Sudan

Sudan Humanitarian Fund 2016 Positioning Paper

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Overall purpose

The Sudan Humanitarian Fund (SHF) is a country-based pooled fund that should contribute to the overall operational impact of “the provision of timely, coordinated, principled assistance to save lives, alleviate suffering and maintain human dignity” within Sudan. The SHF aims to promote a strategic and coordinated response towards the highest priorities in support of the Humanitarian Response Plan (or HC agreed strategy) and acute emergency needs. Projects should be based on the fundamental humanitarian principles and be in line with the Humanitarian Country Team (HCT) approved Minimum Operating Standards.

Positioning statement

The SHF facilitates response to new emergencies identified through joint or coordinated needs assessments. The Reserve for Emergencies, guided by specific criteria, equaling a minimum of 20% of the overall SHF is foreseen in 2016 alongside other allocations. The response to the protracted crises in Sudan remains important with an increased focus on multi-sector and longer term responses that integrate early recovery and resilience components. Short term projects are encouraged to link to and leverage other funding sources in order to promote sustainability and/or continuity. The SHF will attempt to scale up the size of grants or work through consortiums to enable more coherent coverage and more strategic allocations. The SHF promotes the integration and mainstreaming of cross cutting issues such as gender, environment, ‘do no harm’, protection, and accountability to affected populations at all project stages.

Funding of sector coordination is not considered a priority for the SHF as all lead agencies have made commitments to the IASC Cluster Coordination system at the global level. The provision of funding for Monitoring & Reporting officers who monitor both the SHF and sector projects are considered a benefit to both the fund and enhanced sector coordination. Emergency preparedness and needs assessments can be exceptionally eligible for funding when critical importance and a funding gap coincide. Core pipelines and common services (Telecom, logistics including UNHAS, Security, Data tracking) will be eligible for top up funding through ongoing standard or reserve allocations in order to address critical funding gaps (and within the scope foreseen for UN agencies). No funding is available for an early allocation to core pipelines or common services in 2016. Food aid (except for therapeutic food) is too resource intensive given funding levels of the SHF. It is of very low priority for the SHF and will ordinarily not be considered for SHF funding.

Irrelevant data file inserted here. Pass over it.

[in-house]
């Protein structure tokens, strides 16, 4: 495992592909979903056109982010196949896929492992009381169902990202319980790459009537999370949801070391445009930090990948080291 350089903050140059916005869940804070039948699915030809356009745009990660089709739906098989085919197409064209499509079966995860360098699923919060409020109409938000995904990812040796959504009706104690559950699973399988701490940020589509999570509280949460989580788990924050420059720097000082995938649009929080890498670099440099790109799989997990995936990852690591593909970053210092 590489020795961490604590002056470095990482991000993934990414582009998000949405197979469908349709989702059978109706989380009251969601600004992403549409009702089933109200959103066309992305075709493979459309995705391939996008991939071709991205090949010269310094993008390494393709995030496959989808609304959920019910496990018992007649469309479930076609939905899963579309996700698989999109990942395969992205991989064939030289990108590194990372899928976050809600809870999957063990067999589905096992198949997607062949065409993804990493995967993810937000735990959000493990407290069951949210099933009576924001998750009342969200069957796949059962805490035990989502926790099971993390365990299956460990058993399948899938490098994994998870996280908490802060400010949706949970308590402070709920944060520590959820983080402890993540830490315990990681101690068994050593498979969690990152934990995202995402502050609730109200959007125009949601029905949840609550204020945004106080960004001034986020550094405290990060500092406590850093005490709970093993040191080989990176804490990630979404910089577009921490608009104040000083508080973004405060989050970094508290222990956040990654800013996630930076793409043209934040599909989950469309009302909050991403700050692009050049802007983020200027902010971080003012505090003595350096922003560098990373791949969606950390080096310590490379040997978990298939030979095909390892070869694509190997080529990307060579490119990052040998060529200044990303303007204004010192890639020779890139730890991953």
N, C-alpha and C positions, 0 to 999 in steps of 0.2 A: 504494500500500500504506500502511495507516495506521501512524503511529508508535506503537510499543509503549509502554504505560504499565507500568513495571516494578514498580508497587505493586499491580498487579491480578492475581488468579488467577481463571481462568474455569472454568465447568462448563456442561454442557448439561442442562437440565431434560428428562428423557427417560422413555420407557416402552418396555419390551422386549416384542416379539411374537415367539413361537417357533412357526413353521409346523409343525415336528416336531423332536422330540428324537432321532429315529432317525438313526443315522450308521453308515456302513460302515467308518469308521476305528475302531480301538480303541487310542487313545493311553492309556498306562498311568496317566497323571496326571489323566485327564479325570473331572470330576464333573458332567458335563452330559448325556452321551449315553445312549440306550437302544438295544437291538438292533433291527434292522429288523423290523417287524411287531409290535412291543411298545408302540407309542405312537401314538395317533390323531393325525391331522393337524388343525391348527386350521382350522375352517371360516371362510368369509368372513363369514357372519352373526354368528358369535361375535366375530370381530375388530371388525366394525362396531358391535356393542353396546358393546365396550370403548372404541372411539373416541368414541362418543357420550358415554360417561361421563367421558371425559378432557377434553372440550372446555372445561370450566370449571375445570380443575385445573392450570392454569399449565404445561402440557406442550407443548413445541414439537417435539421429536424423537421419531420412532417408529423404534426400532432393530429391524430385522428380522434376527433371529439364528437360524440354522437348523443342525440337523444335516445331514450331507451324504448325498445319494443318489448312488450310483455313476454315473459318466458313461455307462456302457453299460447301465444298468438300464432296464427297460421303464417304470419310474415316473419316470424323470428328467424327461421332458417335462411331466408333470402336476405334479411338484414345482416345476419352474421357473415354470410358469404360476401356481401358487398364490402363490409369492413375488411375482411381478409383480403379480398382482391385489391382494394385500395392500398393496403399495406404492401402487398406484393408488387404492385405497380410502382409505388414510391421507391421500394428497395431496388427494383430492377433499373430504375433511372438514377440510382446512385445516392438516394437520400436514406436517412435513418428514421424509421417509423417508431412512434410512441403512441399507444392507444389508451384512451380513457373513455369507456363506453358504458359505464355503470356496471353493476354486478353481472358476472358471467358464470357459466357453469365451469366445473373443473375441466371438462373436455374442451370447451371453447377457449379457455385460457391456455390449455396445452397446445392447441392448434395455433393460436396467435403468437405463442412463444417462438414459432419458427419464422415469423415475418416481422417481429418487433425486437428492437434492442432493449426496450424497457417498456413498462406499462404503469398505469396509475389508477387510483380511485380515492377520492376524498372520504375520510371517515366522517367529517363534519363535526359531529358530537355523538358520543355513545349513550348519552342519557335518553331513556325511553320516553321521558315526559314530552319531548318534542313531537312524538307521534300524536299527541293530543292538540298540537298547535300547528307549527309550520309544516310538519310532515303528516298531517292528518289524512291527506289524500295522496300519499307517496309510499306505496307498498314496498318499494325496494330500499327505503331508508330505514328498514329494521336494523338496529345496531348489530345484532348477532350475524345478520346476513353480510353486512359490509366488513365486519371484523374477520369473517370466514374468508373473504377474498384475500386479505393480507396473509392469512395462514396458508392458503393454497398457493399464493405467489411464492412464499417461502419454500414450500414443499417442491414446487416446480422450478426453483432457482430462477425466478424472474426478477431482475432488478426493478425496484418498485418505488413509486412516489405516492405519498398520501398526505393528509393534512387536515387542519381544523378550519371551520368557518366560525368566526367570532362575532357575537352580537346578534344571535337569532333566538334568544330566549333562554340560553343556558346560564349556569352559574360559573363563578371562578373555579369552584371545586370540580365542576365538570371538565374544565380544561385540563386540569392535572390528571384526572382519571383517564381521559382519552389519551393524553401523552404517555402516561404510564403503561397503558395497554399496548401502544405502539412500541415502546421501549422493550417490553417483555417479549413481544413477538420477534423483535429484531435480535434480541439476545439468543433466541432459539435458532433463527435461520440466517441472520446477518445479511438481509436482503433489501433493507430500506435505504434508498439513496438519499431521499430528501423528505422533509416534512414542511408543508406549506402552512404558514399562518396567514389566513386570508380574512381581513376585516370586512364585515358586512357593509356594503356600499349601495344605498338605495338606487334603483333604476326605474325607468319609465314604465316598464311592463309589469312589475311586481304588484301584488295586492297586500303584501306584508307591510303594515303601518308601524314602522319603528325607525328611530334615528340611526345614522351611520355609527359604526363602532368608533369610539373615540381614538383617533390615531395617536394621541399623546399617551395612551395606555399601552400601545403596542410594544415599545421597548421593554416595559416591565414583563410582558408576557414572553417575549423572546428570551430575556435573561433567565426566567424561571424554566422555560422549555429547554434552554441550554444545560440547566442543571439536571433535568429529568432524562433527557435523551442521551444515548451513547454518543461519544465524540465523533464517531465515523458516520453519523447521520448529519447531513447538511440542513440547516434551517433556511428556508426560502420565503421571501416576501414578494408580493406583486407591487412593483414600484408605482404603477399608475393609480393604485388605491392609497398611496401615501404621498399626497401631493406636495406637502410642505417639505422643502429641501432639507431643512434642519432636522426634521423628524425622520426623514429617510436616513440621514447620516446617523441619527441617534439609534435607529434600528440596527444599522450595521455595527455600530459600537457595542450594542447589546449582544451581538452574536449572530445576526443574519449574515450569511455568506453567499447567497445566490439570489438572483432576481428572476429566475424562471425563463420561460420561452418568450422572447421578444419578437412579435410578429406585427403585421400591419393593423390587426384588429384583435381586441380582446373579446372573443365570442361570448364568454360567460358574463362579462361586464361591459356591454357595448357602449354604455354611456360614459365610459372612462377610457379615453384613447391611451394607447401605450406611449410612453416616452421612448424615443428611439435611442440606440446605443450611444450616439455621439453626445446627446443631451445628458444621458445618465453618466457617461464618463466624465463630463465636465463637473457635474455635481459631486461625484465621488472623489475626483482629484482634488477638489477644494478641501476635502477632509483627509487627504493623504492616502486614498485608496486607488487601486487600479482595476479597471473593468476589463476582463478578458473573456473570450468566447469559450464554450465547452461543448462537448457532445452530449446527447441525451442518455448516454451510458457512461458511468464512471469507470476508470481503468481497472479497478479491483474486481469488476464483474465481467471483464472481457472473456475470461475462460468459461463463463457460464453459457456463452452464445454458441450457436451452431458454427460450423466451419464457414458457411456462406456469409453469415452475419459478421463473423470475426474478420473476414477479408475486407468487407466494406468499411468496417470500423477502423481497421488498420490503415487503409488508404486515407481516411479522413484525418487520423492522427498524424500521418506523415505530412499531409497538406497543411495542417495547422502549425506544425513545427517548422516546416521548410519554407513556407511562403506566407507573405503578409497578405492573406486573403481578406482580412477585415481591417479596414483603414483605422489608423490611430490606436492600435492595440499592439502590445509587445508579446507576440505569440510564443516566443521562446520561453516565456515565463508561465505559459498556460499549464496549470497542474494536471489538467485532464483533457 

The SHF will prioritize the provision of funding to NGOs working as front-line responders to the emergencies in Sudan as increasingly encouraged in the humanitarian environment and as clearly stated by donors to the Sudan HF as a principal added value. The SHF will target 70% of direct funding to be allocated to NGOs. Sectors are encouraged to ensure national NGO participation to enhance capacity and facilitate funding by the SHF. International NGOs are encouraged to explore sub-granting partnerships with national NGO partners. Strengthening partnerships with national NGOs to gradually build their capacity and ultimately improve humanitarian response is important. In that respect, programme support costs (7%) should be shared proportionally with non-governmental sub-grantees. We promote an approach of working in partnership with the government through collaboration and capacity enhancement and promote this over sub-granting to the government.

Marta Ruedas Humanitarian Coordinator in Sudan

UN Office for the Coordination of Humanitarian Affairs
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